There are a number of people for whom I have huge admiration and I would love to have met: Stan Laurel, Jean Harlow, Virgil Grissom, Muhammad Ali to name but four; but there is a huge difference between admiration and inspiration. If my readers each gave the name of the one person who inspires or has inspired them the most, I can guarantee that no one else’s choice would match mine.
Her name is Jane Kirby and she is my great great grandmother.
I know virtually nothing about Jane; when she was born, what she looked like, what she sounded like, but what I do know is that she must have been a remarkable, selfless and resilient woman.
Jane was a single mother (hence why my surname is Kirby), who gave birth to my great grandfather John in York’s workhouse in July 1879. The workhouse was the place where you went when there was literally no other option—but the social stigma of being an unmarried mother meant that Jane may well have been simply cast aside by her family.
Whilst the Victorian upper classes enjoyed a life filled with almost unimaginable luxury, those at the opposite end of the social scale often had to ensure squalid, insanitary and overcrowded living conditions—and it was into poverty that John was born. By the following year, Jane was living in Wrightson’s Yard in Walmgate. It was one of the poorest areas of York, home to slaughterhouses, factories and mills; and the crude nature of manufacturing at the time meant that the air above nearby homes would have been literally black with acrid smoke and fumes.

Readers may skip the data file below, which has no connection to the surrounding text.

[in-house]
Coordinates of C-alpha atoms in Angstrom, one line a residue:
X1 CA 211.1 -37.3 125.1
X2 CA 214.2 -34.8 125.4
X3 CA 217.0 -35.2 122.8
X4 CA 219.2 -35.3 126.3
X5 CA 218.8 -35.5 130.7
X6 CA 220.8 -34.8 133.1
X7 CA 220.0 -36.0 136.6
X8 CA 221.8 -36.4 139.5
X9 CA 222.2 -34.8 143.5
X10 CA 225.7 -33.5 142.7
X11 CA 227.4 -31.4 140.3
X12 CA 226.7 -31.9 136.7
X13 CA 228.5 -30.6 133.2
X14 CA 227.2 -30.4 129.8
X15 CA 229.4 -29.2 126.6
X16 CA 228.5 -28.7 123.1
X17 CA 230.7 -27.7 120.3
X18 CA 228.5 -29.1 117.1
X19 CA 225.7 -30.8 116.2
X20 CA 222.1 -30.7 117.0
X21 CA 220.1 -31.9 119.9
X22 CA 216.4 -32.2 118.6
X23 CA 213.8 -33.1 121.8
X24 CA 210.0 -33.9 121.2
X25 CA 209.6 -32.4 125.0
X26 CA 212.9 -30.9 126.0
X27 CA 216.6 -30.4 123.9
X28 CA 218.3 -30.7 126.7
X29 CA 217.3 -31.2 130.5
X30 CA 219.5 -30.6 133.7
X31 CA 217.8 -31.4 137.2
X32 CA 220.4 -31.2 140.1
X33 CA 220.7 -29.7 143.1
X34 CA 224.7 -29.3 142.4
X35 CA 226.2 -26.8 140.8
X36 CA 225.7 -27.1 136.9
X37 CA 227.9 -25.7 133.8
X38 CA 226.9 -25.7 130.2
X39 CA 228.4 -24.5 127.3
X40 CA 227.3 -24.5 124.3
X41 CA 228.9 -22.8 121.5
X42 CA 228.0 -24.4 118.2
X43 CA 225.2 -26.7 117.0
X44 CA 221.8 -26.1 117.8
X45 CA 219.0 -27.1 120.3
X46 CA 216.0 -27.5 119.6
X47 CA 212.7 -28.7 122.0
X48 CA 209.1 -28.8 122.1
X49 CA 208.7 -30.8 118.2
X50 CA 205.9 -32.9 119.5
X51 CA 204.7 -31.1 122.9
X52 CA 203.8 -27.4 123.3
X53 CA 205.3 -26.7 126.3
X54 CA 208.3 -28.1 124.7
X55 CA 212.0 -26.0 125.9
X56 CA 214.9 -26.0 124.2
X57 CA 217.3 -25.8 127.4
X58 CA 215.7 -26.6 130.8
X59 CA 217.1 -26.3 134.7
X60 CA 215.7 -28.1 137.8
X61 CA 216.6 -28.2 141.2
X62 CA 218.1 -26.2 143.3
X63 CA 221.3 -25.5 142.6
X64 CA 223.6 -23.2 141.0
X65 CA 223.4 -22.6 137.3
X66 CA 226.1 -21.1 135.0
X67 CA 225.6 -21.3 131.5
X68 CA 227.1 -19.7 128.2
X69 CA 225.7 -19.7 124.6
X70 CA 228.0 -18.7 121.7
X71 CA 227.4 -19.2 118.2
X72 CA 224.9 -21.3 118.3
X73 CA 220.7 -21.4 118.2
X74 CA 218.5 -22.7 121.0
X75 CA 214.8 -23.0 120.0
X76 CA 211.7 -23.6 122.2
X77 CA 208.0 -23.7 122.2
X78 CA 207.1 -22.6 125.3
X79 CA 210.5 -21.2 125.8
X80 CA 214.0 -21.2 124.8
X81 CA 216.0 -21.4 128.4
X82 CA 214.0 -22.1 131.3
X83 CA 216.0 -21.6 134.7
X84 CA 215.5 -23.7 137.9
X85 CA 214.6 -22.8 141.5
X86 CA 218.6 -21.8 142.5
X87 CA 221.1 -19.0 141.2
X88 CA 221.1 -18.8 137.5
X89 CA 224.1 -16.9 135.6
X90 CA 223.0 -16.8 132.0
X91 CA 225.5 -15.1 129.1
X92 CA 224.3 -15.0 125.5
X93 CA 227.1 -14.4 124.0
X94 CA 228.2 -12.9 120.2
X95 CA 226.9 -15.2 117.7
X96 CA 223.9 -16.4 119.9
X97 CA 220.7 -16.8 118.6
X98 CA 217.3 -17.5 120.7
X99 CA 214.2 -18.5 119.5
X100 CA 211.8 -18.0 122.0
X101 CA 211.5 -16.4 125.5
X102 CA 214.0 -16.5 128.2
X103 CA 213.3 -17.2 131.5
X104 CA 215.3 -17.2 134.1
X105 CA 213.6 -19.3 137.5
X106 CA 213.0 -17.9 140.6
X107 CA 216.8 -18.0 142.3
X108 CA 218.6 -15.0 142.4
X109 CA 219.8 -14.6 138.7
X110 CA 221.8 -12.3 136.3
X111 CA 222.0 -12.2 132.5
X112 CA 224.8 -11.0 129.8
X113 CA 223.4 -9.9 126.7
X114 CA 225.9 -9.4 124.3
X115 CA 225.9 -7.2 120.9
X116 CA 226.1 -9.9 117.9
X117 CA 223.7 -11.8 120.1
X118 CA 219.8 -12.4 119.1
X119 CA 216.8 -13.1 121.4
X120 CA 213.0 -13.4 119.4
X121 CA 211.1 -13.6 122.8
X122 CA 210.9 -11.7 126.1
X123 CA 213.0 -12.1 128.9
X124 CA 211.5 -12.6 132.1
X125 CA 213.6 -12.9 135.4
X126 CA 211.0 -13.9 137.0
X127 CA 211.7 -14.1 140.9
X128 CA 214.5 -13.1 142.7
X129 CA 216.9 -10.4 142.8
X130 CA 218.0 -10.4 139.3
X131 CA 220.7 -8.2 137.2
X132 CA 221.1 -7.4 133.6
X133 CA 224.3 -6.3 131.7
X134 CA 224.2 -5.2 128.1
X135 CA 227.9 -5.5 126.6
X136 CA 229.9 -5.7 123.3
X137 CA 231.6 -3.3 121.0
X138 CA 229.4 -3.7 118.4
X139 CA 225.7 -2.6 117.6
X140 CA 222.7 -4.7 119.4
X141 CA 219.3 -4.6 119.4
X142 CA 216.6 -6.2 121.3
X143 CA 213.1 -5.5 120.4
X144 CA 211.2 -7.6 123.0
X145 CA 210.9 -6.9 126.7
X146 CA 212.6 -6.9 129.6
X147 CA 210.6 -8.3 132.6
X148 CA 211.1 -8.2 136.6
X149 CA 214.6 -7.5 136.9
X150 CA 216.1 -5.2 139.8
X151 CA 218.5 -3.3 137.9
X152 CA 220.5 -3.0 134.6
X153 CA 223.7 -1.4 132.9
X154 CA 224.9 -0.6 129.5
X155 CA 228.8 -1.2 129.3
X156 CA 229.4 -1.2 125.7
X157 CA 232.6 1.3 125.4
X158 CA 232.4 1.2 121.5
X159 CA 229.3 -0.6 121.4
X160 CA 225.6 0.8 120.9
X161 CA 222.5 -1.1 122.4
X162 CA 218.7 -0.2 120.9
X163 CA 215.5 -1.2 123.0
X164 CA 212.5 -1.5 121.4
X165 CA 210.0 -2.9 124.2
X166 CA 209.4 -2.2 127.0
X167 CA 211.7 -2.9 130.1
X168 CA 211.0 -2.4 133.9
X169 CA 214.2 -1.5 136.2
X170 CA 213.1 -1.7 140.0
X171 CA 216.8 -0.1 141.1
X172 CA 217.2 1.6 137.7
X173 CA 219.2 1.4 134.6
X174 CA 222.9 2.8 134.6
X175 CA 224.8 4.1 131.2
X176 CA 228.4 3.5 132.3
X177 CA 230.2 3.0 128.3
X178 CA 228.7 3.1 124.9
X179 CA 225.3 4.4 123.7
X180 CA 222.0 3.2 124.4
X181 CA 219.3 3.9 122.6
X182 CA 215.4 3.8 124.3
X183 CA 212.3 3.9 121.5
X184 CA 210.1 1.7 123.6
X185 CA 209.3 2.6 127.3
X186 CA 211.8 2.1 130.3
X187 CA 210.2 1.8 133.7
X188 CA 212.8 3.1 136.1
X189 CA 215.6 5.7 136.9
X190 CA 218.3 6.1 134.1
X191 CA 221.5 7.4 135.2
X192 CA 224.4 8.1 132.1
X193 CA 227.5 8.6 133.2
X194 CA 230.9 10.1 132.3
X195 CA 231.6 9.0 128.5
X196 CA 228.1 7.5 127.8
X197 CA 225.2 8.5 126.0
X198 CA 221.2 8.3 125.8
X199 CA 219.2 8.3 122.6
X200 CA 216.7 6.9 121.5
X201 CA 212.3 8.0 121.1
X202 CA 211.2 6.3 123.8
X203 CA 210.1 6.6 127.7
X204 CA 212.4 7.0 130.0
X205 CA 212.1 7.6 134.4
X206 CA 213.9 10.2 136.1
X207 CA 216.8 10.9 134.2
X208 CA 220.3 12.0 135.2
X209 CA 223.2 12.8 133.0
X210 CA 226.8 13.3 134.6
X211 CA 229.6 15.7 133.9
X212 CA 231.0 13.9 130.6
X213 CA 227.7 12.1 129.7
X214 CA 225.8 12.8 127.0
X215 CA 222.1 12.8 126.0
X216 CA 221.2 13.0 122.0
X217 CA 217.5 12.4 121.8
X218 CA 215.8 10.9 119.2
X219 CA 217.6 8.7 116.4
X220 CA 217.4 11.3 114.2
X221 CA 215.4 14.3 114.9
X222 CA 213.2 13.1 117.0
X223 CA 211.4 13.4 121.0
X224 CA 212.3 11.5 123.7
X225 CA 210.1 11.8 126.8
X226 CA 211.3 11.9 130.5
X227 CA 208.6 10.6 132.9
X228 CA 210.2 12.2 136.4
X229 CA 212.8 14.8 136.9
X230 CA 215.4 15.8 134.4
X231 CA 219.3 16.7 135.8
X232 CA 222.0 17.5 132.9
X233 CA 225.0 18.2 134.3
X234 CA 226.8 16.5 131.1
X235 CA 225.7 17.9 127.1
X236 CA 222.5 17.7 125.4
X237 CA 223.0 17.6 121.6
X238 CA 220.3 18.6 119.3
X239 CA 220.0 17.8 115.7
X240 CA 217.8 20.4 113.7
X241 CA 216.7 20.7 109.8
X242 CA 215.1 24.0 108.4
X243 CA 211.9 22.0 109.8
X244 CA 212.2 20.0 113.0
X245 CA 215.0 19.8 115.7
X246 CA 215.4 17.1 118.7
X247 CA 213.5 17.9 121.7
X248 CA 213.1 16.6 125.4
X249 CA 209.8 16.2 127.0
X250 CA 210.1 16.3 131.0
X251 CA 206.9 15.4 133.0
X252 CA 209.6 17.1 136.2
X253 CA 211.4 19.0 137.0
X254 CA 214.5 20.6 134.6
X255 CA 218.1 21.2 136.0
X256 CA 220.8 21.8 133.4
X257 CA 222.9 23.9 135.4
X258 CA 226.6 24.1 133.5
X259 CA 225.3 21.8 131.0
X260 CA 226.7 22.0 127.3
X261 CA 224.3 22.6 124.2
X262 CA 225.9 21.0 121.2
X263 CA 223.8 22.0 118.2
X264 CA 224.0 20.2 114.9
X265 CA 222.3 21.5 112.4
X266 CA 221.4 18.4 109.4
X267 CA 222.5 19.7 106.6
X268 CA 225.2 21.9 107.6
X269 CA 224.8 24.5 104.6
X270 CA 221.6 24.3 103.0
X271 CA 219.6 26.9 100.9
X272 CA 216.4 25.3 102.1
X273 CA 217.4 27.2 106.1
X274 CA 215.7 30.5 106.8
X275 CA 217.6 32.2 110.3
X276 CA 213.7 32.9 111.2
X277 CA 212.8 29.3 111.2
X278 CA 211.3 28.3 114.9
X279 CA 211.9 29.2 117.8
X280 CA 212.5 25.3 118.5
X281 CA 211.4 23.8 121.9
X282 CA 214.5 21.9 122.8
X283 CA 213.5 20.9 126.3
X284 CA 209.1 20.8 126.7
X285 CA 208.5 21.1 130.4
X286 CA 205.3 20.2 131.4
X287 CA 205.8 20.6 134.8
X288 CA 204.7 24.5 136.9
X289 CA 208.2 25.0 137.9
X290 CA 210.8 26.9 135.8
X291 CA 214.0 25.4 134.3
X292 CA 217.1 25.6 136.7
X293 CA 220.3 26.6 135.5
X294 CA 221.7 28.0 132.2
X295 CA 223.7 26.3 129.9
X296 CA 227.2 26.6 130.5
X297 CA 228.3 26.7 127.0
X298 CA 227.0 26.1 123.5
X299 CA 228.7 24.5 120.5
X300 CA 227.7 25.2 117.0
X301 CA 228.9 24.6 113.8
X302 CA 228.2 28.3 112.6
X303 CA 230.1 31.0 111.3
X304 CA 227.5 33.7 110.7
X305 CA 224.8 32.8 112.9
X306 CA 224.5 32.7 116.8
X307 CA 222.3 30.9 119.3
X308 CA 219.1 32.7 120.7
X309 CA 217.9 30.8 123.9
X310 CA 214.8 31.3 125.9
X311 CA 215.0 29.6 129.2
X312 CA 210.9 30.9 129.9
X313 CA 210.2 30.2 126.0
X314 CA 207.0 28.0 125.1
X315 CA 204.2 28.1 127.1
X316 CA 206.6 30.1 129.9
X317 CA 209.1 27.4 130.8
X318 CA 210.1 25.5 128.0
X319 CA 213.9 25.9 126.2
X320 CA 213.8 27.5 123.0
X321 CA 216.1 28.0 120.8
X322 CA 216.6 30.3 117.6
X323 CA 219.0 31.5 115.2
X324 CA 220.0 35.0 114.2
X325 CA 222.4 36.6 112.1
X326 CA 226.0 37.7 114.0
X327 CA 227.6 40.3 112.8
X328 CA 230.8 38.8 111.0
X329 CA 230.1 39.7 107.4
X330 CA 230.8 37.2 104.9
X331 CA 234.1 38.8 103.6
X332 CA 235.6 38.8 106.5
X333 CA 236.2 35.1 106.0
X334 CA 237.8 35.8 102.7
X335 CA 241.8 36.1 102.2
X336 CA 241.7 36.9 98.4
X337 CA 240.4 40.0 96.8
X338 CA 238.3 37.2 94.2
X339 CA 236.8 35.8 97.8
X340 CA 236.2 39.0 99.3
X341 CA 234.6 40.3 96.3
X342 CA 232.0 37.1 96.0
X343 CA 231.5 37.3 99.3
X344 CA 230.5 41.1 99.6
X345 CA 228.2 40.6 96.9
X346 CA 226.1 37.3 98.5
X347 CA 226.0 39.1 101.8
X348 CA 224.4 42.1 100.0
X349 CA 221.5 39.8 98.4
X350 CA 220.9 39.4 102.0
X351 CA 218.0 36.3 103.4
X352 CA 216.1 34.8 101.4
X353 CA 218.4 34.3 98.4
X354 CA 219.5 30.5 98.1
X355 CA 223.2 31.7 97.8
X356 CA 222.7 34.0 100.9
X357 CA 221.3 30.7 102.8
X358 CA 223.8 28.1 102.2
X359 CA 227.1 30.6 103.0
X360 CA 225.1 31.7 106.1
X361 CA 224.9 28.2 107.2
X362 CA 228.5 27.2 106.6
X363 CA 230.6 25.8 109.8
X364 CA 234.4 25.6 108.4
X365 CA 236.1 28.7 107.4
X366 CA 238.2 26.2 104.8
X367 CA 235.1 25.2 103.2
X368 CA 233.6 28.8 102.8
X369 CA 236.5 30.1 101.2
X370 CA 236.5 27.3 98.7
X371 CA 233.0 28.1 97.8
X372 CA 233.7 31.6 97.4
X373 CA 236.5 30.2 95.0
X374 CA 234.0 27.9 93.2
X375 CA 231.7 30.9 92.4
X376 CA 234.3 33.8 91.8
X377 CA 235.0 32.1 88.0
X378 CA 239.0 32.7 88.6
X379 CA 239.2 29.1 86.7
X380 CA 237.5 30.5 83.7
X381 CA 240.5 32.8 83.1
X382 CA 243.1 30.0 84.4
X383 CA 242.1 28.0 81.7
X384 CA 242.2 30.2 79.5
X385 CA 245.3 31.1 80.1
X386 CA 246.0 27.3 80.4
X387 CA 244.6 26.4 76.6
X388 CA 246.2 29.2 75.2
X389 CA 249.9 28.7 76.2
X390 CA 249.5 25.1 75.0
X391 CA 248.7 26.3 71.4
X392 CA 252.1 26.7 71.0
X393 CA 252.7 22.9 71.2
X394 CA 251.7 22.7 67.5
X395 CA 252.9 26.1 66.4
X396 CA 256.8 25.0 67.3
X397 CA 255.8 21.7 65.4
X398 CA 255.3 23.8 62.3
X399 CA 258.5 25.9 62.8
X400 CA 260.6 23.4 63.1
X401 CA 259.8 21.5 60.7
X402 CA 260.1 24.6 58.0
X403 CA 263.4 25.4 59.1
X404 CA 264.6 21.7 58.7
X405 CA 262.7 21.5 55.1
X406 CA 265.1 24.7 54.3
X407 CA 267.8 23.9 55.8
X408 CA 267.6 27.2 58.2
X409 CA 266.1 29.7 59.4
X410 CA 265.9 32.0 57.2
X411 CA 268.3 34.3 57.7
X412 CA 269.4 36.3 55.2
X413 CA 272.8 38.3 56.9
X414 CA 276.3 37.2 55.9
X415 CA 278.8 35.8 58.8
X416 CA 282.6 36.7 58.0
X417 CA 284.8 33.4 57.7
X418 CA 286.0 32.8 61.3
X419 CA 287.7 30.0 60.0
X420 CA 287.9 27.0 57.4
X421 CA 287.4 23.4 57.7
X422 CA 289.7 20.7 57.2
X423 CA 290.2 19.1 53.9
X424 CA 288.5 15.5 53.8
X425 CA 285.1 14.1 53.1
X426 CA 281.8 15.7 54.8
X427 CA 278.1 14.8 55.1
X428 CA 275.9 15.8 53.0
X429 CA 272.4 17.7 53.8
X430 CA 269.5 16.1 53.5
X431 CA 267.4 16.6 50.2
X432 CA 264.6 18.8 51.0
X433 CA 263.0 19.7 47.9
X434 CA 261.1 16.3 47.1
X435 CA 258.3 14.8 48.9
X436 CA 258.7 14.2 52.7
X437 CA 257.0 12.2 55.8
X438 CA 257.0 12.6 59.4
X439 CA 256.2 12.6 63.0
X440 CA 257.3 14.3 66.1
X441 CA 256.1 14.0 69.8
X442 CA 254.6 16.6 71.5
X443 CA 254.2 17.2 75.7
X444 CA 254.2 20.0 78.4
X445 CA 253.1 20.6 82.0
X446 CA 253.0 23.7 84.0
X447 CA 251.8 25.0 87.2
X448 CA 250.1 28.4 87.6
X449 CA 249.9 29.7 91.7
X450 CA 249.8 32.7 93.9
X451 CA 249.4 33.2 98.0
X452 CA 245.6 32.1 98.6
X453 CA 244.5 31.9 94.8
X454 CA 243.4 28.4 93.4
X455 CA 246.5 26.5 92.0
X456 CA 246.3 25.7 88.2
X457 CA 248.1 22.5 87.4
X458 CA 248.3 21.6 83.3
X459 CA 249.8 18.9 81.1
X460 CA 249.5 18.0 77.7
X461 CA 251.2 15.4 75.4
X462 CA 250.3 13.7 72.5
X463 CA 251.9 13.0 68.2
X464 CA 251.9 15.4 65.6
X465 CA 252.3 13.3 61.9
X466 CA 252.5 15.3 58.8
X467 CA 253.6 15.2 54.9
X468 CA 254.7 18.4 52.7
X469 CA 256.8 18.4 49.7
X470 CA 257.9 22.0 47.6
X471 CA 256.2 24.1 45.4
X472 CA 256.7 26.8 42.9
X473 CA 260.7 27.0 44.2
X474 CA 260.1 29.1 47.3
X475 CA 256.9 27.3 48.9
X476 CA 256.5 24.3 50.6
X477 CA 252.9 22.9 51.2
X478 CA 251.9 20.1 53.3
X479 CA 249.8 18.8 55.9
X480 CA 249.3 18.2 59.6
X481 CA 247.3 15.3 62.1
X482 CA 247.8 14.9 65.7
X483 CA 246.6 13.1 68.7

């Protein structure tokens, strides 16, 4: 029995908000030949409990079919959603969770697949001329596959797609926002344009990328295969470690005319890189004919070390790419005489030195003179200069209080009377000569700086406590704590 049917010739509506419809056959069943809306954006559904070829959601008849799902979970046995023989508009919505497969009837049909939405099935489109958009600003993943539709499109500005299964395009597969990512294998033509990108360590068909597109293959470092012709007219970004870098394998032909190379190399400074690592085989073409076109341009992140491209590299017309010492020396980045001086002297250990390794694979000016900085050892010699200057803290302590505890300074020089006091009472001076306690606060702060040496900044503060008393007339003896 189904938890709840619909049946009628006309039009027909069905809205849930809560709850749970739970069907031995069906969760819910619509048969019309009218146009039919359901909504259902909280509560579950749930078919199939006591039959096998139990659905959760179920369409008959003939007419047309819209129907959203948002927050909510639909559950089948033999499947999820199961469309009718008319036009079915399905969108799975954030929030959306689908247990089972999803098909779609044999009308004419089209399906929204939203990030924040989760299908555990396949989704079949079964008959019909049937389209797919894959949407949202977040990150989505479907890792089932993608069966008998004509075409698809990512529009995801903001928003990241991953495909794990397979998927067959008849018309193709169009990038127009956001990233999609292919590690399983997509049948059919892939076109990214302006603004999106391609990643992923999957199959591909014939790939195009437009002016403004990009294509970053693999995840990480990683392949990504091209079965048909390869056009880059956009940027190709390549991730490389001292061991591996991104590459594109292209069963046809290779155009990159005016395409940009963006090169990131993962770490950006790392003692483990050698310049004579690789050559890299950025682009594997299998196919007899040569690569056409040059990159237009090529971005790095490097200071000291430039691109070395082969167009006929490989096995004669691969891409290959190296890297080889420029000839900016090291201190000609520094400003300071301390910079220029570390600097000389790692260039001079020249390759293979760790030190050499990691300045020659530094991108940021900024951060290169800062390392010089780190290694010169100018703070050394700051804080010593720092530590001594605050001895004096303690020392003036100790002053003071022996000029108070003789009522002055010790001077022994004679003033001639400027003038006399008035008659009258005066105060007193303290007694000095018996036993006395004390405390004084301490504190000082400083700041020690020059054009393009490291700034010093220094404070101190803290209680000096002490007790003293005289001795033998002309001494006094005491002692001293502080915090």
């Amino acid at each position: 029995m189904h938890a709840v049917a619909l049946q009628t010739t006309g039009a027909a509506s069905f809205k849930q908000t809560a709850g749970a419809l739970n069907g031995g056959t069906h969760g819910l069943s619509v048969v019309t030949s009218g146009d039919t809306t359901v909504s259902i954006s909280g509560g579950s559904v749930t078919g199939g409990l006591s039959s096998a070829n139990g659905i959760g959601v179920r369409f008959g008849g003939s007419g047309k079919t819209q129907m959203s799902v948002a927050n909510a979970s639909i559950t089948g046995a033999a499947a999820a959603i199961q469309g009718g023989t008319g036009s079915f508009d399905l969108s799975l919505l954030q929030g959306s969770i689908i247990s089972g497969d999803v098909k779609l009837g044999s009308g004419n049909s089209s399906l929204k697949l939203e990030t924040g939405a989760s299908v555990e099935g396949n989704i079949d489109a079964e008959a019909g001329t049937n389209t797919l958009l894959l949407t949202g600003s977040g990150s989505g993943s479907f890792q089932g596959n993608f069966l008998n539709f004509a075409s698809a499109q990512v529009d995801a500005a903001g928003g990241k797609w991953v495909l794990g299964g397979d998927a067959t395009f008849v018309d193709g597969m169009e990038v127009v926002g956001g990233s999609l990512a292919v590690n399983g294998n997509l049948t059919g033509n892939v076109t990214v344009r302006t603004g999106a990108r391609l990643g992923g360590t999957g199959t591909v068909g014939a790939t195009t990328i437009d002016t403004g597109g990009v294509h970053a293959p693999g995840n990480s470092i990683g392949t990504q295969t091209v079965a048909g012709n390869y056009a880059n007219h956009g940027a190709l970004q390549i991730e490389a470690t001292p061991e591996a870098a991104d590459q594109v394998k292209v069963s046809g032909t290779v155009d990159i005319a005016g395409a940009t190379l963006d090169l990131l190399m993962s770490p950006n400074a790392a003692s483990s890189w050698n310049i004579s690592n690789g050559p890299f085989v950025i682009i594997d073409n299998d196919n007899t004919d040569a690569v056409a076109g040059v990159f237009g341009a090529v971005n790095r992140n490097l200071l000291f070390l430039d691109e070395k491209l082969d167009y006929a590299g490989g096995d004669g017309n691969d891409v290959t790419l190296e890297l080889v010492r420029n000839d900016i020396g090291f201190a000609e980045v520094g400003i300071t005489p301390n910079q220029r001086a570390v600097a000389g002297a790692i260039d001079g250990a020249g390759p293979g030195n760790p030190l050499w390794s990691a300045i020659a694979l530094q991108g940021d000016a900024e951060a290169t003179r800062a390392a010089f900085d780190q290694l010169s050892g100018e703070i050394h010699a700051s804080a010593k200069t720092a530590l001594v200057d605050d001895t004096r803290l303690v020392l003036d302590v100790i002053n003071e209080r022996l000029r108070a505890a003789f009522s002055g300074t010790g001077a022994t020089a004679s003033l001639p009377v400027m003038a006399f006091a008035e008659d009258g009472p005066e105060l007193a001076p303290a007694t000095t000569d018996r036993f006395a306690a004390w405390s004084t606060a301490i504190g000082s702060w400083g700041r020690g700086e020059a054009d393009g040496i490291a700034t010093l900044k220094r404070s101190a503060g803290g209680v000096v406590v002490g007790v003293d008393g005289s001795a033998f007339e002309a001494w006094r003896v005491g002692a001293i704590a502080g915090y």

But this was Jane’s life; she had a son and needed to provide for him... and herself. She did so by working from home, making matchboxes. It was incredibly hard work, especially for a mother trying to raise an infant on her own. Raw materials had to be purchased and a solid thirteen hour working day would yield between 9d and one shilling (at a rate of 2d per gross). Out of this, Jane would need to buy the material for the next batch of boxes as well as pay for rent and food. Things we take for granted today, like clothes for example, must have been almost impossible to afford....
I keep a coin in my wallet; a half crown issued in the year John was born. In decimal terms the half crown was worth 12½p, but to earn this single coin, Jane would have had to work for three weeks. I sometimes wonder if she ever even held a half crown….
The coin serves as a daily reminder of Jane and the amazing sacrifices she made to give her son a chance in life. John took his chance; he moved to Darlington (via Leeds) where he worked as a railway blacksmith. He named his eldest son Eric, whose only child David is my father. All my direct ancestors on both sides of my family have played a part in shaping the person I am and, to an extent, the life I have; but if ever I feel like I’m taking life for granted, I can hold this coin and think about Jane—my great great grandmother… and an inspiration.